JPMorgan Chase & Co. Declares Cash Payment to Investors
JMP Stock Returning Cash to Investors
Due to what happened to U.S. banks during the last financial crisis, investors may have second thoughts about putting their money in bank stocks. But in recent years, the U.S. banking industry has made a strong comeback. And as a result, investors of quite a few financial institutions, such as JPMorgan Chase & Co. (NYSE:JPM), have been generously rewarded.
On March 20, after the closing bell, JPMorgan Chase & Co. announced that its board of directors declared a quarterly cash dividend of $0.56 per share. The dividend will be paid on April 30, 2018 to shareholders of record as of April 6. (Source: “JPMorgan Chase Declares Common Stock Dividend,” JPMorgan Chase & Co., March 20, 2018.)
Trading at $114.64 apiece, JPM stock offers an annual dividend yield of around two percent.
While the yield itself may not look that impressive, note that JPMorgan has been growing its payout. Back in 2010, the company was paying quarterly cash dividends of $0.05 per share. Since then, JPMorgan has raised its quarterly dividend rate every year to $0.56 per share, representing a total increase of 1,020%. And that’s no misprint. (Source: “Dividend History,” JPMorgan Chase & Co., last accessed March 20, 2018.)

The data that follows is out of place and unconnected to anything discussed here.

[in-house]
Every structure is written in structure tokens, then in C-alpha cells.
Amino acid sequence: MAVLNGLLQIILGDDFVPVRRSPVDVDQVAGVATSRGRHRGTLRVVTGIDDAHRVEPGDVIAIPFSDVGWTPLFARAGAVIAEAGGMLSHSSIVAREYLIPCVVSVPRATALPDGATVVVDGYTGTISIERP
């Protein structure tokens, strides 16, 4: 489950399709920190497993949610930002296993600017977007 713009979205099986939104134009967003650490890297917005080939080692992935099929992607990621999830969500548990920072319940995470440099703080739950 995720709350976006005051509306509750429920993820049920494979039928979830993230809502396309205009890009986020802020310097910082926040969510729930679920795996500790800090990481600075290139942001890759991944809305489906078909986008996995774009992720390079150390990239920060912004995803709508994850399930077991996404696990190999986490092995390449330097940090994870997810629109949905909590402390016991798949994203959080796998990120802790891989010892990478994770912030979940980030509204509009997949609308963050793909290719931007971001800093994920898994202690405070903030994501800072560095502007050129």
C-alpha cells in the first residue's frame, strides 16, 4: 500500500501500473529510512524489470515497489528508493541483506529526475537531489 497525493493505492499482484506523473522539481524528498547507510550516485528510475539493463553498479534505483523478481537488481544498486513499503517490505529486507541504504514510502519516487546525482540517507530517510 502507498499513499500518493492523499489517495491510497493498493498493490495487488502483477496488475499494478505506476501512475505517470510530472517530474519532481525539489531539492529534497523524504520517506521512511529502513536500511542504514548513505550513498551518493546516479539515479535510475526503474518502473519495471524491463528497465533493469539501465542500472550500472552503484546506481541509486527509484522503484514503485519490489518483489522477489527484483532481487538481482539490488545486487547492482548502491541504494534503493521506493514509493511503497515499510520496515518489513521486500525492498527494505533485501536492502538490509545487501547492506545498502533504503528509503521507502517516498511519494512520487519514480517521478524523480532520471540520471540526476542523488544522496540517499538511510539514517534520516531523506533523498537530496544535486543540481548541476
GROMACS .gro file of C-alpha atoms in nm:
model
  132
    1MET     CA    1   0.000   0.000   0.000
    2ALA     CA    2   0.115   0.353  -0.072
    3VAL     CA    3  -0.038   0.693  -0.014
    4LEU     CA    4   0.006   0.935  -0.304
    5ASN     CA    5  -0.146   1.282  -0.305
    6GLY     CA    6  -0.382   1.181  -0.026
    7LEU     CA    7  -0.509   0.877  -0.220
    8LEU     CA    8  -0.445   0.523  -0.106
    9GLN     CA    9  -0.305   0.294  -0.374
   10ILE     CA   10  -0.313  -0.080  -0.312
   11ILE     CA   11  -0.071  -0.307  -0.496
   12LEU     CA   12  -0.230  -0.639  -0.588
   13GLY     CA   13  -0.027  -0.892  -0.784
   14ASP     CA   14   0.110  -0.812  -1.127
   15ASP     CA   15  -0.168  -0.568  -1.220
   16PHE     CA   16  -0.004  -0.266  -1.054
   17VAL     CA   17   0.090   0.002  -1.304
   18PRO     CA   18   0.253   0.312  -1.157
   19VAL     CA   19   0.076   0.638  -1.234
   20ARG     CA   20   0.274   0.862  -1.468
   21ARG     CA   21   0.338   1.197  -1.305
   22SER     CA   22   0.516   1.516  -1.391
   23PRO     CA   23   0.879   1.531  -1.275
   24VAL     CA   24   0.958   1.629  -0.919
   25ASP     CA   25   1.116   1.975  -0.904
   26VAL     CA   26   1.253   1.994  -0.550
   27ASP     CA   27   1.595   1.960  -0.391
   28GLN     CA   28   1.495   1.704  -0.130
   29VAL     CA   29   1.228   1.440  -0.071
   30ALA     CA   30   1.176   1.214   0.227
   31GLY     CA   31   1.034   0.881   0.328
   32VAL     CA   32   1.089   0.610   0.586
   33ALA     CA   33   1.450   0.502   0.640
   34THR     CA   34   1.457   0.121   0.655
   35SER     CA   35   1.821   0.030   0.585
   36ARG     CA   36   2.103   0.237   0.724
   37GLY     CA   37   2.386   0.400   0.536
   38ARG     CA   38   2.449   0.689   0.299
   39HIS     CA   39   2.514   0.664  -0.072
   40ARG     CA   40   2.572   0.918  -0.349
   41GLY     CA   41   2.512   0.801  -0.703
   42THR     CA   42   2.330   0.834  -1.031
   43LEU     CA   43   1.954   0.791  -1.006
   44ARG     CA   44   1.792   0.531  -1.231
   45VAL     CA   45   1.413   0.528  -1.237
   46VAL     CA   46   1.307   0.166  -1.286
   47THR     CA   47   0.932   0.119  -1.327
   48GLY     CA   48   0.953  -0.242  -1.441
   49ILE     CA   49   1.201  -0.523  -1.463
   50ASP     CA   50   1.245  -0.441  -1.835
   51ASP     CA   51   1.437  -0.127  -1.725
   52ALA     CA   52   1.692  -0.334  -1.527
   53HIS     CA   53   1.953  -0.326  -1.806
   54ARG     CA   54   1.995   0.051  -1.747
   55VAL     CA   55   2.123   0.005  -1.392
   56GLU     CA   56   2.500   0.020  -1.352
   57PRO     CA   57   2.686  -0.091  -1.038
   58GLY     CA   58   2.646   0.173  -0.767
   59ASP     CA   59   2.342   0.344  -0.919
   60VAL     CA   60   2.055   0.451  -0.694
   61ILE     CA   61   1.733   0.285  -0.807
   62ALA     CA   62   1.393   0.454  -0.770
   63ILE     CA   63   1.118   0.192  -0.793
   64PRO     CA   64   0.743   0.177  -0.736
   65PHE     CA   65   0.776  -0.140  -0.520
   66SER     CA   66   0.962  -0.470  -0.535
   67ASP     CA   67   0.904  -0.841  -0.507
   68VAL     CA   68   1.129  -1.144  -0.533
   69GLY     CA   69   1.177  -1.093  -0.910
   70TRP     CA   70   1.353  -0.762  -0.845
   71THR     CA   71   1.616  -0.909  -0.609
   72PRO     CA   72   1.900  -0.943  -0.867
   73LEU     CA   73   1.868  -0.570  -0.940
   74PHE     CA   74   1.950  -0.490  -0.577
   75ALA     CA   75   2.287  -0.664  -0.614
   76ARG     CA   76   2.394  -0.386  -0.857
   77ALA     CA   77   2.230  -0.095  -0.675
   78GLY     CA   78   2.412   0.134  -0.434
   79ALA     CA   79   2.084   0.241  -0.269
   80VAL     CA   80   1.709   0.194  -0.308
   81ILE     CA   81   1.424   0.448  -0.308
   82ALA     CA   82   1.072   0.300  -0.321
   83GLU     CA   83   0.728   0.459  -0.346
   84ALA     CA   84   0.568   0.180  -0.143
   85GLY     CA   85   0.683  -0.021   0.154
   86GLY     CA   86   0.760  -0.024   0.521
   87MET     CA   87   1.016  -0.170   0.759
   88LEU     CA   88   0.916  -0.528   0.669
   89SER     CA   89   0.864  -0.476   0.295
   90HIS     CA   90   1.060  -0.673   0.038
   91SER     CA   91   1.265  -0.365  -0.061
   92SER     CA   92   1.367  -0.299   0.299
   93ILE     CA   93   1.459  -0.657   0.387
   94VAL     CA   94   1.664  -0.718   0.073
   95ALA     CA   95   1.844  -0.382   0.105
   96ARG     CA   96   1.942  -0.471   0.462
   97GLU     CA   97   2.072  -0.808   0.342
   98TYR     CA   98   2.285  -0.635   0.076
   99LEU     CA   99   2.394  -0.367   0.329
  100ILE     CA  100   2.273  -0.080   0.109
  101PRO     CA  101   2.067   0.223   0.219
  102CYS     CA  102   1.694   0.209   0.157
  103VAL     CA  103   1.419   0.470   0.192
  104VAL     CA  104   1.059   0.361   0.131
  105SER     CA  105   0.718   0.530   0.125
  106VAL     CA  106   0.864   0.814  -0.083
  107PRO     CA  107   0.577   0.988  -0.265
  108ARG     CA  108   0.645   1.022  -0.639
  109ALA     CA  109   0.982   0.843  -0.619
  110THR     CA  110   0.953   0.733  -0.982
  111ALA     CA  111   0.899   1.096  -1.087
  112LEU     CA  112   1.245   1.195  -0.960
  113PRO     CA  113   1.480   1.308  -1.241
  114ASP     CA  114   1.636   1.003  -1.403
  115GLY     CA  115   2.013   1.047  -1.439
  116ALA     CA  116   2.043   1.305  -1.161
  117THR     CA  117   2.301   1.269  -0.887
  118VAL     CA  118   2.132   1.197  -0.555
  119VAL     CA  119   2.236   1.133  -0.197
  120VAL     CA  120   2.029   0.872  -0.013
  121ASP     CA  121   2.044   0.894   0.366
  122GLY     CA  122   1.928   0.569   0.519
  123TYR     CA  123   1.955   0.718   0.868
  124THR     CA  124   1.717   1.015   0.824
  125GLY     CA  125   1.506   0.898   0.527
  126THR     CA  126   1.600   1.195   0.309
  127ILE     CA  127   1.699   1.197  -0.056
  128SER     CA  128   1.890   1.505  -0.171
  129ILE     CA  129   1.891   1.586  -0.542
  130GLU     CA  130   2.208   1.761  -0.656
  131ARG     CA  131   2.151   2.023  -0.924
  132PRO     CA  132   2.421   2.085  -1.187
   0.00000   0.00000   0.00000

And you know what? Despite all the dividend hikes, the company wasn’t really paying out all that much. Excluding non-recurring items, JPMorgan generated a net income of $6.7 billion in the fourth quarter of 2017, or earnings of $1.76 per share. Given its quarterly dividend rate of $0.56 per share, the company had a payout ratio of just 31.8%. (Source: “4Q17 ERF Exhibit 99.1 Narrative,” JPMorgan Chase & Co., January 12, 2018.)
In full-year 2017, JPMorgan’s adjusted net income reached a record high of $26.5 billion, translating to earnings of $6.87 per share. Since the company paid total dividends of $2.04 during the year, its payout ratio came in at 29.7%.
With a booming business, JPM stock’s conservative payout ratio means there’s plenty of room for future dividend increases.